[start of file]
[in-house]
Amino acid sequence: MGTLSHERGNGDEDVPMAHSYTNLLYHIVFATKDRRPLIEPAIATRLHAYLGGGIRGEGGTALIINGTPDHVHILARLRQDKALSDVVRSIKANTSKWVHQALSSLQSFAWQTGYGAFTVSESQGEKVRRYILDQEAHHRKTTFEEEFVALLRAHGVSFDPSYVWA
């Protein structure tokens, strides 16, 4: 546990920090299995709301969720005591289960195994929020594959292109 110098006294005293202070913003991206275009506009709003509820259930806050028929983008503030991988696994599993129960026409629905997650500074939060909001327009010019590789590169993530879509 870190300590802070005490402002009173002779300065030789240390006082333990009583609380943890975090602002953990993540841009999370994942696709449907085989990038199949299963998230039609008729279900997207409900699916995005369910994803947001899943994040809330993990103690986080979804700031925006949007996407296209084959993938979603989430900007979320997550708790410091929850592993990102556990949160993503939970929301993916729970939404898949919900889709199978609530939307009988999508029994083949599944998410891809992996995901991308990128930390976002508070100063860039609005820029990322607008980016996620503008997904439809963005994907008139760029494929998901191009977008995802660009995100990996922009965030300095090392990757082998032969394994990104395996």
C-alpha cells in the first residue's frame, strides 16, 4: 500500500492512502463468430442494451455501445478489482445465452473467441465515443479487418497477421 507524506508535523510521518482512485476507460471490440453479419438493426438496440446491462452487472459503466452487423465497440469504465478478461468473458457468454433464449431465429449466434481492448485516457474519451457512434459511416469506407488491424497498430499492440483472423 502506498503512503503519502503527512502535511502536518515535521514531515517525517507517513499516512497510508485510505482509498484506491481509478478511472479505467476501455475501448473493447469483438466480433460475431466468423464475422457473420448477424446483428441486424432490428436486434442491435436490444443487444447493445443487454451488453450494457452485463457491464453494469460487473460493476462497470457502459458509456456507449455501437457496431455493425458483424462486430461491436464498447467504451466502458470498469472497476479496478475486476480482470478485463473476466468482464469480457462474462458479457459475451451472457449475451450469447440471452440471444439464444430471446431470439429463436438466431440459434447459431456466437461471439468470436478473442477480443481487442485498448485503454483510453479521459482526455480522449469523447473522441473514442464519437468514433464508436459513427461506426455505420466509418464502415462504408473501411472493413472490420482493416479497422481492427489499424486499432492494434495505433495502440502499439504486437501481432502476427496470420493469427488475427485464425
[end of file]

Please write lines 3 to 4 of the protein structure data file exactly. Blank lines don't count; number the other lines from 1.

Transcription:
């Protein structure tokens, strides 16, 4: 546990920090299995709301969720005591289960195994929020594959292109 110098006294005293202070913003991206275009506009709003509820259930806050028929983008503030991988696994599993129960026409629905997650500074939060909001327009010019590789590169993530879509 870190300590802070005490402002009173002779300065030789240390006082333990009583609380943890975090602002953990993540841009999370994942696709449907085989990038199949299963998230039609008729279900997207409900699916995005369910994803947001899943994040809330993990103690986080979804700031925006949007996407296209084959993938979603989430900007979320997550708790410091929850592993990102556990949160993503939970929301993916729970939404898949919900889709199978609530939307009988999508029994083949599944998410891809992996995901991308990128930390976002508070100063860039609005820029990322607008980016996620503008997904439809963005994907008139760029494929998901191009977008995802660009995100990996922009965030300095090392990757082998032969394994990104395996």
C-alpha cells in the first residue's frame, strides 16, 4: 500500500492512502463468430442494451455501445478489482445465452473467441465515443479487418497477421 507524506508535523510521518482512485476507460471490440453479419438493426438496440446491462452487472459503466452487423465497440469504465478478461468473458457468454433464449431465429449466434481492448485516457474519451457512434459511416469506407488491424497498430499492440483472423 502506498503512503503519502503527512502535511502536518515535521514531515517525517507517513499516512497510508485510505482509498484506491481509478478511472479505467476501455475501448473493447469483438466480433460475431466468423464475422457473420448477424446483428441486424432490428436486434442491435436490444443487444447493445443487454451488453450494457452485463457491464453494469460487473460493476462497470457502459458509456456507449455501437457496431455493425458483424462486430461491436464498447467504451466502458470498469472497476479496478475486476480482470478485463473476466468482464469480457462474462458479457459475451451472457449475451450469447440471452440471444439464444430471446431470439429463436438466431440459434447459431456466437461471439468470436478473442477480443481487442485498448485503454483510453479521459482526455480522449469523447473522441473514442464519437468514433464508436459513427461506426455505420466509418464502415462504408473501411472493413472490420482493416479497422481492427489499424486499432492494434495505433495502440502499439504486437501481432502476427496470420493469427488475427485464425